An article by Danielle Hayden posted
on BBC New 14 October 2016
Panic spread across the UK as it emerged that the much-loved yeast extract Marmite was at risk of being removed from the nation’s supermarket shelves. But what is the story behind this most British of brands?
In the late 19th Century Liebig stumbled across the delicious realisation that brewer’s yeast could be concentrated then eaten. Yum. Not long after, in 1902, the Marmite Food Company was founded in Burton-upon-Trent, Staffordshire – a place where the raw ingredients were readily available from the town’s many breweries.
Since the 1920s, Marmite has been sold in its distinctive bulbous glass jars, with a picture of a marmite pot on the red and yellow label a reminder of the origins of its name.
The brand is more popular now than it ever has been, but it had its heyday when it first came out because it was the only food at the time that could give people vitamin B.”
The early 20th Century saw Marmite become a classic British savoury treat as it was included in World War One rations. It would remain popular among troops and civilians alike in World War Two and beyond – it was sent out to homesick British troops in Kosovo in 1999.
The original recipe for Marmite contained yeast extract, salt, spices and celery. Later, folic acid, vitamin B12, thiamin and riboflavin – vitamins that occur naturally in some foods – were added in high concentrations, but the exact composition of the spread remains a trade secret.
The yeast extract became so popular the Burton factory could not keep up, so the company converted a former brewery in Vauxhall in London into a second plant. The smell from the site was said by one resident to be “disgusting” although the tangy whiff of Marmite-making is no longer an issue as the factory closed in the 1960s.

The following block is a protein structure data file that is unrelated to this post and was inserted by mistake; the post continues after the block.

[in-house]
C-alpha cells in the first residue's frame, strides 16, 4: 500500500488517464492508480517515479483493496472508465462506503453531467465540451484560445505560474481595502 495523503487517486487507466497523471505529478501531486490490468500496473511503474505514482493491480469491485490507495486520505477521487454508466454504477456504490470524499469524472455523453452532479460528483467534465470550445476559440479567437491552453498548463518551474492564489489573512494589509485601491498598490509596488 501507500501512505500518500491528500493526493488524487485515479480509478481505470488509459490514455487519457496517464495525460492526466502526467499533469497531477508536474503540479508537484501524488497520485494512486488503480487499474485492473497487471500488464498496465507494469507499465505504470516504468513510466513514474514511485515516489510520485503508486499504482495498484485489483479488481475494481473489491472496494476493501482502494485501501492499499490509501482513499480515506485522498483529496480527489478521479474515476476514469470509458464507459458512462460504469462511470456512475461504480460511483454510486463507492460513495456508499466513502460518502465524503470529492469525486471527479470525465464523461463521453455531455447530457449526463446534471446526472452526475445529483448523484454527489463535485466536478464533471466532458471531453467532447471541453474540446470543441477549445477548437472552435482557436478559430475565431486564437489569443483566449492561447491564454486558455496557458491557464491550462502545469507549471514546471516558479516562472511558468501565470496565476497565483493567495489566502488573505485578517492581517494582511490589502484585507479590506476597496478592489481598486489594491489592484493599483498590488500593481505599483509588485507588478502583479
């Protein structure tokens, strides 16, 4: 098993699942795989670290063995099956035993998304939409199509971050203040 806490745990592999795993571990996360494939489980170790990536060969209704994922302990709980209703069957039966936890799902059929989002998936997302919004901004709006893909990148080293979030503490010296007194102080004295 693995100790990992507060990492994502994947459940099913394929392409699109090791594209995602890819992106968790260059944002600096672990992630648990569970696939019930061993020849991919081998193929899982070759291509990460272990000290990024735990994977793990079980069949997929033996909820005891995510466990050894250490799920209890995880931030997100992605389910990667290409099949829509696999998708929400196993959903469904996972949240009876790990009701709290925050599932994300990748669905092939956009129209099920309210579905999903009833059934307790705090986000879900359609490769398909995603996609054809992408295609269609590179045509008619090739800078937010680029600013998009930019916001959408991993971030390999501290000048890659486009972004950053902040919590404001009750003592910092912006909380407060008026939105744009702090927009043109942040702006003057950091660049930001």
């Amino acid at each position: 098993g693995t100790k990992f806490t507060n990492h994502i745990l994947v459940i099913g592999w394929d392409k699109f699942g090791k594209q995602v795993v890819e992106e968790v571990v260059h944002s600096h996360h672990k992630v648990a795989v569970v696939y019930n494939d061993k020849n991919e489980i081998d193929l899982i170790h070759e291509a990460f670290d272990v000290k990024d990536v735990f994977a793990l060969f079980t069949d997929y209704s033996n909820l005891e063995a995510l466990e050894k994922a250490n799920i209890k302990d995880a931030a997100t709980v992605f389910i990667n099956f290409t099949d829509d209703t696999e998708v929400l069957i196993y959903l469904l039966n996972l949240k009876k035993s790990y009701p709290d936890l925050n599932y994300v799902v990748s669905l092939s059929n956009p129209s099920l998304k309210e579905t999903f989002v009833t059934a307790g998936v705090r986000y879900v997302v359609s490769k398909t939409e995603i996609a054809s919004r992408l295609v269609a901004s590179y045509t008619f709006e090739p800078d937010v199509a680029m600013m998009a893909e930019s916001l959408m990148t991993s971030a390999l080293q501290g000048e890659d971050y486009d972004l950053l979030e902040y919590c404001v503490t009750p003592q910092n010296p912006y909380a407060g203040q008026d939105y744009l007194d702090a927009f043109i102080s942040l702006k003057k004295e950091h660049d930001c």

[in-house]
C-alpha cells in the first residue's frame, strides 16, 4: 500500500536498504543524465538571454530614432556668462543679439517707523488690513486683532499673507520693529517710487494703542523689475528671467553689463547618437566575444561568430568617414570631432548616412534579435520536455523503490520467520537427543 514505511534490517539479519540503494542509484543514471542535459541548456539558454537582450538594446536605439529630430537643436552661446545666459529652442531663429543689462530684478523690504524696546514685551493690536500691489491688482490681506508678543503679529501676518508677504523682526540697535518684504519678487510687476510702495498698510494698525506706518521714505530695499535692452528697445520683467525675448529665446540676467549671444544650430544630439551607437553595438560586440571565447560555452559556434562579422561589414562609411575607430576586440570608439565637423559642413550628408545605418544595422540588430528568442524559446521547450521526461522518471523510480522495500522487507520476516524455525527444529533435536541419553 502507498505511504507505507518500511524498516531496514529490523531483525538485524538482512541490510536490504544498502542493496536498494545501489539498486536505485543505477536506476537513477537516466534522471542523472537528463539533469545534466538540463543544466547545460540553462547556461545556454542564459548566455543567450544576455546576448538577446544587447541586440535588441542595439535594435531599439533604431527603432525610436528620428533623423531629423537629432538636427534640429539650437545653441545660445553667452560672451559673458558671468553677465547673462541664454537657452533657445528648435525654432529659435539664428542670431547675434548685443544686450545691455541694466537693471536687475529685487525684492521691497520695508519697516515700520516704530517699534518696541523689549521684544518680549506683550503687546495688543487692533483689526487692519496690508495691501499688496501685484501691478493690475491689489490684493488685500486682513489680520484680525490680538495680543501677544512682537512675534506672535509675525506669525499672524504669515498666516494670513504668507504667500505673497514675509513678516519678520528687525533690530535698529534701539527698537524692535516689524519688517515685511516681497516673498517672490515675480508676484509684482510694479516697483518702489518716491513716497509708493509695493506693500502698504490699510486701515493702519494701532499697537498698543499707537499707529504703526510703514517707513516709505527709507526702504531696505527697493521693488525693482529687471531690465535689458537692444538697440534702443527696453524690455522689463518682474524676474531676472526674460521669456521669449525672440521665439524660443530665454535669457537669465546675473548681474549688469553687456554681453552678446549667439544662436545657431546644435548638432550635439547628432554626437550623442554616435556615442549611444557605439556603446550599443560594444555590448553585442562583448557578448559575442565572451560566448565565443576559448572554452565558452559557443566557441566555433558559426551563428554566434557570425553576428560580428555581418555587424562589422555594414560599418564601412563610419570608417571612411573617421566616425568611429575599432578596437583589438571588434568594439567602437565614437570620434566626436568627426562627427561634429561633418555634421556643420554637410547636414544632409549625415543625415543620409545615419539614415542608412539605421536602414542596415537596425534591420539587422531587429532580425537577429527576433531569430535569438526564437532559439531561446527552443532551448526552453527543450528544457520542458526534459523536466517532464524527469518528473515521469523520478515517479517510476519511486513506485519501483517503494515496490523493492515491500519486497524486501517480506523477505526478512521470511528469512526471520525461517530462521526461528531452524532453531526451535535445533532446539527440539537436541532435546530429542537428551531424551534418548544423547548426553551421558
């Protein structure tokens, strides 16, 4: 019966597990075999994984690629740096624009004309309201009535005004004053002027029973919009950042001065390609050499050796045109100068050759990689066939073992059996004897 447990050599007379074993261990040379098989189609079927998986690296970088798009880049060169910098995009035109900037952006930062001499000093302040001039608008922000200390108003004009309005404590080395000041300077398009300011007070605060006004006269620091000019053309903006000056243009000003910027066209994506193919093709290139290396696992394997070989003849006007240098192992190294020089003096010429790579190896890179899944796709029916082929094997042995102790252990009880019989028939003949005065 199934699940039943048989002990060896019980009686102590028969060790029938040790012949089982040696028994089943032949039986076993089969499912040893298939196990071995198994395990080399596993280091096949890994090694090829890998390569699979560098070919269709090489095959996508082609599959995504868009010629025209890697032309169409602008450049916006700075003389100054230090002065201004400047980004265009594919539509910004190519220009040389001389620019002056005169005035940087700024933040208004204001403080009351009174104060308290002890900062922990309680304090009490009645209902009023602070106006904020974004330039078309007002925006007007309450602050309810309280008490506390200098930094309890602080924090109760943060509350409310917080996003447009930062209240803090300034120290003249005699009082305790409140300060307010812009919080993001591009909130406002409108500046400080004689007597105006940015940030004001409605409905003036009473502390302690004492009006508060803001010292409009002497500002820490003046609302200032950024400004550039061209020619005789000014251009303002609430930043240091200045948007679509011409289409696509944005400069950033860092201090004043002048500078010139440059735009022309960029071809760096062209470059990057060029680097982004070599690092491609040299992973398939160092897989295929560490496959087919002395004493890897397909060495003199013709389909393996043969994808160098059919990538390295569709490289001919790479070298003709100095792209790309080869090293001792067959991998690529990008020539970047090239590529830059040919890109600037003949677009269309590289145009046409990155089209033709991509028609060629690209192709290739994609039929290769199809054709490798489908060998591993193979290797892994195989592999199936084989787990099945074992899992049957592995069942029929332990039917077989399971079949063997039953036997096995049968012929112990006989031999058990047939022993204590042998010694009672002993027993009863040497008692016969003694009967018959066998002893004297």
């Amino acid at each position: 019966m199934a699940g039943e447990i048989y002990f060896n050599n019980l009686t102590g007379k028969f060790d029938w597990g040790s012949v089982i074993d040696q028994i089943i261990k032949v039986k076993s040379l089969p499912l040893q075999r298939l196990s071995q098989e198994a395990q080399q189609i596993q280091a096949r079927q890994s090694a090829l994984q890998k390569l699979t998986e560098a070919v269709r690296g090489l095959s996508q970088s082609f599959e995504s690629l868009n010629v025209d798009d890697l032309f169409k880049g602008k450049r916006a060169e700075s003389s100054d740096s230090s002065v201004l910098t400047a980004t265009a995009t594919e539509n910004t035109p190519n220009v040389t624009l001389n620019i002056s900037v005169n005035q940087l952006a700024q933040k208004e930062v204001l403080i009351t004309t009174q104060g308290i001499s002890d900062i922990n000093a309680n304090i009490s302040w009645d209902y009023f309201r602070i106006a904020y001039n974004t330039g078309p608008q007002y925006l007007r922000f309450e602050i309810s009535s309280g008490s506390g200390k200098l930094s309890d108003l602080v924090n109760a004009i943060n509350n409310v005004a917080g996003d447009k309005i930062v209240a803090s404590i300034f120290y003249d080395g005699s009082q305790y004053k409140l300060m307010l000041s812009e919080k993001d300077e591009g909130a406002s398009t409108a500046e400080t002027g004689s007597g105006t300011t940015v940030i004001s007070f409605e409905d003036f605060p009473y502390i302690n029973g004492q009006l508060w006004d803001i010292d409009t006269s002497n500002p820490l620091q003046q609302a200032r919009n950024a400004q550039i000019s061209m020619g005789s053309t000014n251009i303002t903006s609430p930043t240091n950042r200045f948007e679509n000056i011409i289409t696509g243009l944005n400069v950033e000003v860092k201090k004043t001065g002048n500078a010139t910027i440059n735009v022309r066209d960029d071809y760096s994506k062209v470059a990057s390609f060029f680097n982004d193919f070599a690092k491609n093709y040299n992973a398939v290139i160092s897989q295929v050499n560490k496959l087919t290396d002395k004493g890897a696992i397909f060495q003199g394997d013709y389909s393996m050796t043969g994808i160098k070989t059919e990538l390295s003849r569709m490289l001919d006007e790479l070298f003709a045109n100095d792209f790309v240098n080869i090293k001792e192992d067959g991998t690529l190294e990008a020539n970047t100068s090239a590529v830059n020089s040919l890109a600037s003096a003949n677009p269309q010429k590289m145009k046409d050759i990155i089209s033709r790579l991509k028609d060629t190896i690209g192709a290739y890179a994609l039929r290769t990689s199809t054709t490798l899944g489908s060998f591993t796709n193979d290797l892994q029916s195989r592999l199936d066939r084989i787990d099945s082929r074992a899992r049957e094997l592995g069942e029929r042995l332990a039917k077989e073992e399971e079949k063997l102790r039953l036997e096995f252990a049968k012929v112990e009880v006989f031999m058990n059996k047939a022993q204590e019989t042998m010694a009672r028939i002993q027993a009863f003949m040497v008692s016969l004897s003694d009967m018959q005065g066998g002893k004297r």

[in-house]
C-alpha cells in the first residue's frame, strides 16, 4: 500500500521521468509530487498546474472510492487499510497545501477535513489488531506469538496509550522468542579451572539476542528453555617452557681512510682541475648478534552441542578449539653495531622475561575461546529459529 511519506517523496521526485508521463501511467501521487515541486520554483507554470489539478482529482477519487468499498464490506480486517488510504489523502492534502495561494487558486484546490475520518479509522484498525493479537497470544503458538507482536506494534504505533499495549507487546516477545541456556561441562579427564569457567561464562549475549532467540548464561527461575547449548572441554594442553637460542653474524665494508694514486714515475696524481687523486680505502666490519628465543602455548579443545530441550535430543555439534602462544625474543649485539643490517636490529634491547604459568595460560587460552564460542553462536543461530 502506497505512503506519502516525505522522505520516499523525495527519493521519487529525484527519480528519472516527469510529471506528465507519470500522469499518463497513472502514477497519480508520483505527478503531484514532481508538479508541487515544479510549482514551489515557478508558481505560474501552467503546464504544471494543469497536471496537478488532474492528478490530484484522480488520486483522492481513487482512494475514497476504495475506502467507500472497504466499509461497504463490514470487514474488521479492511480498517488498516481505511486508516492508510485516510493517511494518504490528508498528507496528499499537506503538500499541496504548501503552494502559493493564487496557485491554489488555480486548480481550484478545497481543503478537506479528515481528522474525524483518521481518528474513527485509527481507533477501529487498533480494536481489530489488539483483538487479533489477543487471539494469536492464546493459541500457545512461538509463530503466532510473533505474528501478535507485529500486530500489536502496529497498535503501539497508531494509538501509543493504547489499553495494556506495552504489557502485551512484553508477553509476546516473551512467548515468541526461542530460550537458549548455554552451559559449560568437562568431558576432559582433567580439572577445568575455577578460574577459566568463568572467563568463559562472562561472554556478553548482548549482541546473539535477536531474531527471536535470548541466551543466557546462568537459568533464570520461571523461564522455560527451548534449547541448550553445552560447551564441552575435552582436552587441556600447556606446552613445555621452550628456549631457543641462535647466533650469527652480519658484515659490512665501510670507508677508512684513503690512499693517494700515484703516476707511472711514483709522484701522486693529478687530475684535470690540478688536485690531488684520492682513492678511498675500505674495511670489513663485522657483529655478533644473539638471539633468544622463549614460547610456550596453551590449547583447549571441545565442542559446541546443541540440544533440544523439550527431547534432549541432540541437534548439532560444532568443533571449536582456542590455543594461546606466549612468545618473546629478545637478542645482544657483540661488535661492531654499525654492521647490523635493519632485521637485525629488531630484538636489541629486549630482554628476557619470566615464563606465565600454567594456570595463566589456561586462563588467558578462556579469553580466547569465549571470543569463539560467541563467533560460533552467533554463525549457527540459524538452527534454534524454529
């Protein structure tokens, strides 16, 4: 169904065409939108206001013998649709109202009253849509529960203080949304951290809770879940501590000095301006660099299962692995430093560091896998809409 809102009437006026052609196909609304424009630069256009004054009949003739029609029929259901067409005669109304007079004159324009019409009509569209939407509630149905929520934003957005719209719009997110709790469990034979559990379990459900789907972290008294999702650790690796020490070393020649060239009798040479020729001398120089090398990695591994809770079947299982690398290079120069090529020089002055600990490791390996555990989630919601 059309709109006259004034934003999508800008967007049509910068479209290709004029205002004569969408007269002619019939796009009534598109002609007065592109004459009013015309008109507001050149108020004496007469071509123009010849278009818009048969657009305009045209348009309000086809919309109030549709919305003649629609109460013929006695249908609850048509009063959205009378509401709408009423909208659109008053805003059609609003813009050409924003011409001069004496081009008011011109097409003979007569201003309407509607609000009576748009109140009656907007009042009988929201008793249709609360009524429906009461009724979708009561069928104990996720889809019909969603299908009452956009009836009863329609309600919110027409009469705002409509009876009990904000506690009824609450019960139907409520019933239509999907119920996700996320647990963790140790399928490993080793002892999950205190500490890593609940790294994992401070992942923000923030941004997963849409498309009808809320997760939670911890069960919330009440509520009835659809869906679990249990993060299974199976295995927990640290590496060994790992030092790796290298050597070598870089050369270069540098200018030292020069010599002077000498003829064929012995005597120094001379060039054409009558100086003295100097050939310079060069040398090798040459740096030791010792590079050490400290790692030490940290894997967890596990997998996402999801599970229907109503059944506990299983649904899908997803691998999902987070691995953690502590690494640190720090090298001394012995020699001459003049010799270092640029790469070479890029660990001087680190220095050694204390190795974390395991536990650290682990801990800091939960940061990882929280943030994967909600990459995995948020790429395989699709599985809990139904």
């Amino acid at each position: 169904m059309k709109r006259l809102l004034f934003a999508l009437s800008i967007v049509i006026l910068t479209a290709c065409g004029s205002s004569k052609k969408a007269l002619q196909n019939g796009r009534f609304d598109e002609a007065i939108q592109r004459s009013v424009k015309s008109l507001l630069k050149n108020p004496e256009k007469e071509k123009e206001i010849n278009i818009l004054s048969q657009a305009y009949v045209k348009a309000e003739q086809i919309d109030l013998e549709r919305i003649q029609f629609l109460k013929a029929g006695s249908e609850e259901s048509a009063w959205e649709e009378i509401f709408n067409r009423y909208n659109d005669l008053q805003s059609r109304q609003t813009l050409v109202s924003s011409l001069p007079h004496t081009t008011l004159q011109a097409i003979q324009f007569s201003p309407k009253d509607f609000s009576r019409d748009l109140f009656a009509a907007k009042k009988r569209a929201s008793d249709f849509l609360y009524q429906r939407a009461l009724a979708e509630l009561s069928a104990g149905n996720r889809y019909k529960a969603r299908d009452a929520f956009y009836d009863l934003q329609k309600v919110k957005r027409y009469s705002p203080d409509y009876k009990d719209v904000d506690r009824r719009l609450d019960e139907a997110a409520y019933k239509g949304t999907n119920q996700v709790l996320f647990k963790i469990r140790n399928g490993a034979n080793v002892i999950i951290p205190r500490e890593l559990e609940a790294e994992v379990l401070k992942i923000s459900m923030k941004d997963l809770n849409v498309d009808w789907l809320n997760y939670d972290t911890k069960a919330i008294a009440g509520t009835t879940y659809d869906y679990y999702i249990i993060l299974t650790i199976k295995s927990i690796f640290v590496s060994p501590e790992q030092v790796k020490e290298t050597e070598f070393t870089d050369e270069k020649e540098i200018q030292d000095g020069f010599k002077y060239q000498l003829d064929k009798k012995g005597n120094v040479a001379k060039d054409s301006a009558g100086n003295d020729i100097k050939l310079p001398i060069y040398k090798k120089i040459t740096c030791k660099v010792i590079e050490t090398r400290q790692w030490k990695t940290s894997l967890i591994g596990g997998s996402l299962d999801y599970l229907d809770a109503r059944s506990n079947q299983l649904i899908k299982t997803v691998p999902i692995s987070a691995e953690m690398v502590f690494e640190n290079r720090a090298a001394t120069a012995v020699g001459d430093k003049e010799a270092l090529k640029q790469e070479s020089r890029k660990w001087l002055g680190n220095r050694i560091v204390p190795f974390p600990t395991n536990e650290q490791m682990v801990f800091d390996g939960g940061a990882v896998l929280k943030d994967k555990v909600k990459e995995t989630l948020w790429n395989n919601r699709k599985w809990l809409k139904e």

Today, the Marmite plant in Burton produces about 50 million jars a year, most of which are consumed domestically. While beloved of Brits – if not those who live within smelling distance of its production – the brand is not so popular in other parts of the world.
In 2011, Marmite was banned in Denmark because it fell foul of the country’s law restricting products fortified with added vitamins.
It can be almost impossible to find on the shelves of many foreign countries’ shops, and has been named as one of the top food items British people take abroad with them.
In 2000, as Marmite entered its third century of dividing opinion, the brand, which had been bought by CPC International Inc, merged with international goods supplier Unilever. But despite its status as being part of a vast multinational company’s portfolio, even today this most British of products is still made in Burton.
Residents remained so proud of the spread that in 2010 a monument, nicknamed the “Monumite”, was put up in the centre of the town, making Marmite quite literally an iconic product.
Mr Liebig, the lovers of Marmite salute you. Here’s to 100 more years of a love-hate relationship.